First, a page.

Intrapersonal and interpersonal vocal affect dynamics during psychotherapy.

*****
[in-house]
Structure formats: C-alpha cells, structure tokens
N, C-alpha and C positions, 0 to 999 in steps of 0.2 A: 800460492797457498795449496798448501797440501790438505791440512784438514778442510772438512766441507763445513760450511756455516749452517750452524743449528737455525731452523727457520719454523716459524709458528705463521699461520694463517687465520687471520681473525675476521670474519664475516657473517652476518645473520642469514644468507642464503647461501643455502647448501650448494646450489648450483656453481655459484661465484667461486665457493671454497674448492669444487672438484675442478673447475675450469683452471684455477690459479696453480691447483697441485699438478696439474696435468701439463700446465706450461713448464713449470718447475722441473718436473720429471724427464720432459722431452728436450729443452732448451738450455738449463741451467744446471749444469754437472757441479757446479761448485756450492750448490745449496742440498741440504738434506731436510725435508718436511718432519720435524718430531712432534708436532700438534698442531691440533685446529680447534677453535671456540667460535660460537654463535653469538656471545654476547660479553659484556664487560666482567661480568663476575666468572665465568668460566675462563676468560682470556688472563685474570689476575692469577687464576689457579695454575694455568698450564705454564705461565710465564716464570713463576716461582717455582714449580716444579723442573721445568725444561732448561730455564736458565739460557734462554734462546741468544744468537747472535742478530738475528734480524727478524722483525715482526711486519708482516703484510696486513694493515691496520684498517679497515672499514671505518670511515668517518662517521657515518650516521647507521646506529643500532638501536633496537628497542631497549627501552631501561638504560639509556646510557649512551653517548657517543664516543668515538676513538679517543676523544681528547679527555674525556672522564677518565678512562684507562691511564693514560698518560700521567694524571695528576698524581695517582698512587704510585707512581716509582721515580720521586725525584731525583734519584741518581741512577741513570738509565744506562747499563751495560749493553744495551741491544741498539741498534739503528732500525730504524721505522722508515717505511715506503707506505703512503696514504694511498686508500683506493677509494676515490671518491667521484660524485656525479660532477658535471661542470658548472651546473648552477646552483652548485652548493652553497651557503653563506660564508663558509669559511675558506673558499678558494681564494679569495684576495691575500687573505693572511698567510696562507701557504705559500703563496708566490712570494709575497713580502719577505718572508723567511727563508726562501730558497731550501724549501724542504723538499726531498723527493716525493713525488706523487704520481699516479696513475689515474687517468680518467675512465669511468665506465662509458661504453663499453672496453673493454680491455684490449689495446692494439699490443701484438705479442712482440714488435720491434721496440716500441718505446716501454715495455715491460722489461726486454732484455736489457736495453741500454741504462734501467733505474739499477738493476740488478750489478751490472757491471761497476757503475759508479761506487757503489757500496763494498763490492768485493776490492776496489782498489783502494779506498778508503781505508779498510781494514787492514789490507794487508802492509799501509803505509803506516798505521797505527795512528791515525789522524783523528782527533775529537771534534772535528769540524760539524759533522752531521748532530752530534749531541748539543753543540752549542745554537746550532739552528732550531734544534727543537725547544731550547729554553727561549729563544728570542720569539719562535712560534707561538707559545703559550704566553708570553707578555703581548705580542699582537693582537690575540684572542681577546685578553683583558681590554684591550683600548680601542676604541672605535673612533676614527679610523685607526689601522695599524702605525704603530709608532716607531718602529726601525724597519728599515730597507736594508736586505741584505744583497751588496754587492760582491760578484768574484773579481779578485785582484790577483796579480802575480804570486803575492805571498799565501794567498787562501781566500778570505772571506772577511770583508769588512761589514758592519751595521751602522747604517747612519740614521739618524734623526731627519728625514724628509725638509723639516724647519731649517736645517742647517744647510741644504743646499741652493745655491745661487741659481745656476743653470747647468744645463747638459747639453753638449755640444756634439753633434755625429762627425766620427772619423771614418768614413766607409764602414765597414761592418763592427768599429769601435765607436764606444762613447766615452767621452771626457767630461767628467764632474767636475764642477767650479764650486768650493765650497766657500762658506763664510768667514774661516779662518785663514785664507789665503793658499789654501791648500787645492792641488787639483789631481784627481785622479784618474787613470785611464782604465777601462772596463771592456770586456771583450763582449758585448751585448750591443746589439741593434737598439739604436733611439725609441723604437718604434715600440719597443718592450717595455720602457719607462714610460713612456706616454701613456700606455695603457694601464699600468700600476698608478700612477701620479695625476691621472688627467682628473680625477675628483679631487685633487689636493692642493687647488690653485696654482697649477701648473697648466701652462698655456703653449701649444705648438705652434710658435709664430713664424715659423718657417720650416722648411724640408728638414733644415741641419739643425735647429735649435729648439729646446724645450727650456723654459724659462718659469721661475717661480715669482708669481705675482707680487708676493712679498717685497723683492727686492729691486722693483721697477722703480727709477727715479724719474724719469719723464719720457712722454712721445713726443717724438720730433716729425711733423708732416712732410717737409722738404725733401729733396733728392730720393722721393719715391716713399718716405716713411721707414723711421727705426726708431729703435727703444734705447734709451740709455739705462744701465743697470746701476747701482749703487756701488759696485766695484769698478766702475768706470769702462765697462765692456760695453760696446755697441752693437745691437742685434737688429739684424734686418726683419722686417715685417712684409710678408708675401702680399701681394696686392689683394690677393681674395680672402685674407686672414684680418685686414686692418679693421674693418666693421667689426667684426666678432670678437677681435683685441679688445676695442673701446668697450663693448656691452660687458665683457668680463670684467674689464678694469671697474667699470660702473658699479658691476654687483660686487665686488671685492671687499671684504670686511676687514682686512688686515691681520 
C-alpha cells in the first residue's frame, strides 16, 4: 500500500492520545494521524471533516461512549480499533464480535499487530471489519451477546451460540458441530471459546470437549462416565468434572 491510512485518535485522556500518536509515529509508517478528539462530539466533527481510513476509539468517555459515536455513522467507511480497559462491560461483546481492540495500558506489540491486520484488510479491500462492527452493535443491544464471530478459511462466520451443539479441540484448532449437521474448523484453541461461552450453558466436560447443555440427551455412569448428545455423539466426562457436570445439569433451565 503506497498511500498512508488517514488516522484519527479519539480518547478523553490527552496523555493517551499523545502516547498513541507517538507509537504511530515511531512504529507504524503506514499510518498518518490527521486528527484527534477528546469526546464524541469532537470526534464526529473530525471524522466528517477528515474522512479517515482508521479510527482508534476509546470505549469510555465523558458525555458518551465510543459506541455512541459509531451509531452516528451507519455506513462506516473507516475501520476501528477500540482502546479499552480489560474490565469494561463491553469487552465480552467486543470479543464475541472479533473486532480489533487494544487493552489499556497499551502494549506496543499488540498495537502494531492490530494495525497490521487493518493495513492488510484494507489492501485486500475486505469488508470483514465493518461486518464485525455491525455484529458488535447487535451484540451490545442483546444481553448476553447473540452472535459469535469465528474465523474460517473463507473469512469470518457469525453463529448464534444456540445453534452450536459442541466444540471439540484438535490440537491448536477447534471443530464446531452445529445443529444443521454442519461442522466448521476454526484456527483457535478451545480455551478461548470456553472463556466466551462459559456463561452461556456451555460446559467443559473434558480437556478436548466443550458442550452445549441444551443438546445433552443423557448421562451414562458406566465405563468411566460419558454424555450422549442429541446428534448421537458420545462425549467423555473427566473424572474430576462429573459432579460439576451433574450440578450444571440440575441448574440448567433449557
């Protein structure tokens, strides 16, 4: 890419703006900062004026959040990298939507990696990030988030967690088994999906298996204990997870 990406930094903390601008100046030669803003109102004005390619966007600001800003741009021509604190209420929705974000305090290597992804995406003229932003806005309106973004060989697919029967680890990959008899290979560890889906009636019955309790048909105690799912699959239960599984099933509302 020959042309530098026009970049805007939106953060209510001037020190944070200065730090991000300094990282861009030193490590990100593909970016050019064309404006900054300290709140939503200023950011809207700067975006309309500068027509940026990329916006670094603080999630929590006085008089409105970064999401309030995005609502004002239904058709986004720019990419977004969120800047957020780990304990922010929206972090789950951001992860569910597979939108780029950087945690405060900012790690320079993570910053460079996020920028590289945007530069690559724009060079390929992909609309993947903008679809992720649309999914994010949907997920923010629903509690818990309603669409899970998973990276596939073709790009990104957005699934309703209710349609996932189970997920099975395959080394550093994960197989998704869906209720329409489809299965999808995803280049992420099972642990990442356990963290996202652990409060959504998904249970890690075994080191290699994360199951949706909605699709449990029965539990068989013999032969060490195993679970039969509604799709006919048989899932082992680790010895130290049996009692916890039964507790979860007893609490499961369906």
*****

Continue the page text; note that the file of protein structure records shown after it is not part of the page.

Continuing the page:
OBJECTIVE The present study implements an automatic method of assessing arousal in vocal data as well as dynamic system models to explore intrapersonal and interpersonal affect dynamics within psychotherapy and to determine whether these dynamics are associated with treatment outcomes. METHOD The data of 21,133 mean vocal arousal observations were extracted from 279 therapy sessions in a sample of 30 clients treated by 24 therapists. Before and after each session, clients self-reported their well-being level, using the Outcome Rating Scale. RESULTS Both clients' and therapists' vocal arousal showed intrapersonal dampening. Specifically, although both therapists and clients departed from their baseline, their vocal arousal levels were "pulled" back to these baselines. In addition, both clients and therapists exhibited interpersonal dampening. Specifically, both the clients' and the therapists' levels of arousal were "pulled" toward the other party's arousal level, and clients were "pulled" by their therapists' vocal arousal toward their own baseline. These dynamics exhibited a linear change over the course of treatment: whereas interpersonal dampening decreased over time, there was an increase in intrapersonal dampening over time. In addition, higher levels of interpersonal dampening were associated with better session outcomes. CONCLUSIONS These findings demonstrate the advantages of using automatic vocal measures to capture nuanced intrapersonal and interpersonal affect dynamics in psychotherapy and demonstrate how these dynamics are associated with treatment gains. (PsycInfo Database Record (c) 2021 APA, all rights reserved).
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